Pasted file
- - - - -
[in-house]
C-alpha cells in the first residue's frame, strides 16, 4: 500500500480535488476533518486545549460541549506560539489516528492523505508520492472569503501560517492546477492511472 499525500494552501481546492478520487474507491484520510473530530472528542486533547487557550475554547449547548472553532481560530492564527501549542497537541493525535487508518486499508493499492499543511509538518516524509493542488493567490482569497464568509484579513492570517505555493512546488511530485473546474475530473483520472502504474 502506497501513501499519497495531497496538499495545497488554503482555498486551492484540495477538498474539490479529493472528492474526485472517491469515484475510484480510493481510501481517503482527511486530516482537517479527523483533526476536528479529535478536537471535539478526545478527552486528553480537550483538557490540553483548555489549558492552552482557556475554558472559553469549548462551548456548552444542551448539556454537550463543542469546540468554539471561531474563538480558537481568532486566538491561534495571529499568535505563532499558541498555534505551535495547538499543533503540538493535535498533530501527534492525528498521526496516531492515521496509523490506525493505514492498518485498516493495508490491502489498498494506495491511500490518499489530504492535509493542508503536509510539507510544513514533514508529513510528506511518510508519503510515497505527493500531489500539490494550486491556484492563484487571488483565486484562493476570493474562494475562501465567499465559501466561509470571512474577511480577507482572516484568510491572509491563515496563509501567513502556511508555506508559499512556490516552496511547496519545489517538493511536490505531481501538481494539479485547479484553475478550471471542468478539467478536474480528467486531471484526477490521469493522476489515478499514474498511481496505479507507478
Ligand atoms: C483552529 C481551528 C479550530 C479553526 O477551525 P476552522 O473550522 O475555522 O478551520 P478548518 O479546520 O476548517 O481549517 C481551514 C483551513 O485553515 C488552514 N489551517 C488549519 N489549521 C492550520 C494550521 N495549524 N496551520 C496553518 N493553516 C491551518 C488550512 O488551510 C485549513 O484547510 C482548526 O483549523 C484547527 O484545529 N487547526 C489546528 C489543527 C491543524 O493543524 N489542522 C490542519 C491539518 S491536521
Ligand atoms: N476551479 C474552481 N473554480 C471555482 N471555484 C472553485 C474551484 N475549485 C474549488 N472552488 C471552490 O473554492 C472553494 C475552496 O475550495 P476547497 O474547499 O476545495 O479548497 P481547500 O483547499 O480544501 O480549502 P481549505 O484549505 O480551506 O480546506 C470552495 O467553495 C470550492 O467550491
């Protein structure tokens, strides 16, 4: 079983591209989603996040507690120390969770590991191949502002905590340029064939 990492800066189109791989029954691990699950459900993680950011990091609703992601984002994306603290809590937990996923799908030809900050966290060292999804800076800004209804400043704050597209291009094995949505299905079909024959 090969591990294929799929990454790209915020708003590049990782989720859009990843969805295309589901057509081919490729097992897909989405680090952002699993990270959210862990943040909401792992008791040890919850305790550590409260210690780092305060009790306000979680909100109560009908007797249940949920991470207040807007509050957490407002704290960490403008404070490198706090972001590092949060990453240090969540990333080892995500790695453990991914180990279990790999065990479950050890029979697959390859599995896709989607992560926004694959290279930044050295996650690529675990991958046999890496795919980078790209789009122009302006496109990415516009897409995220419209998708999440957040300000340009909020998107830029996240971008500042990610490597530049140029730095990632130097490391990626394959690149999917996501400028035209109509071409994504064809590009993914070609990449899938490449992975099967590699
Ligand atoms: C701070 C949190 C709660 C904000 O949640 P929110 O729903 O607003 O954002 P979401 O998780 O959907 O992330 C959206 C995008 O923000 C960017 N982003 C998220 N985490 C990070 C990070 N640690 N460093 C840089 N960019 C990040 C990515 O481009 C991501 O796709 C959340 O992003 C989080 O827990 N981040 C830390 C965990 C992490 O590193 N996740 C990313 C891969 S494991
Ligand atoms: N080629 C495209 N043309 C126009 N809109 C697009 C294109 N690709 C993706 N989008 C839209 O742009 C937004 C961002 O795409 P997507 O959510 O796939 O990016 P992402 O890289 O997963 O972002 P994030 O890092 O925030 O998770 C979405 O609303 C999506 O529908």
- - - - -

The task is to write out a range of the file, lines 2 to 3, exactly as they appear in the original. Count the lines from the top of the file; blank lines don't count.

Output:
C-alpha cells in the first residue's frame, strides 16, 4: 500500500480535488476533518486545549460541549506560539489516528492523505508520492472569503501560517492546477492511472 499525500494552501481546492478520487474507491484520510473530530472528542486533547487557550475554547449547548472553532481560530492564527501549542497537541493525535487508518486499508493499492499543511509538518516524509493542488493567490482569497464568509484579513492570517505555493512546488511530485473546474475530473483520472502504474 502506497501513501499519497495531497496538499495545497488554503482555498486551492484540495477538498474539490479529493472528492474526485472517491469515484475510484480510493481510501481517503482527511486530516482537517479527523483533526476536528479529535478536537471535539478526545478527552486528553480537550483538557490540553483548555489549558492552552482557556475554558472559553469549548462551548456548552444542551448539556454537550463543542469546540468554539471561531474563538480558537481568532486566538491561534495571529499568535505563532499558541498555534505551535495547538499543533503540538493535535498533530501527534492525528498521526496516531492515521496509523490506525493505514492498518485498516493495508490491502489498498494506495491511500490518499489530504492535509493542508503536509510539507510544513514533514508529513510528506511518510508519503510515497505527493500531489500539490494550486491556484492563484487571488483565486484562493476570493474562494475562501465567499465559501466561509470571512474577511480577507482572516484568510491572509491563515496563509501567513502556511508555506508559499512556490516552496511547496519545489517538493511536490505531481501538481494539479485547479484553475478550471471542468478539467478536474480528467486531471484526477490521469493522476489515478499514474498511481496505479507507478
Ligand atoms: C483552529 C481551528 C479550530 C479553526 O477551525 P476552522 O473550522 O475555522 O478551520 P478548518 O479546520 O476548517 O481549517 C481551514 C483551513 O485553515 C488552514 N489551517 C488549519 N489549521 C492550520 C494550521 N495549524 N496551520 C496553518 N493553516 C491551518 C488550512 O488551510 C485549513 O484547510 C482548526 O483549523 C484547527 O484545529 N487547526 C489546528 C489543527 C491543524 O493543524 N489542522 C490542519 C491539518 S491536521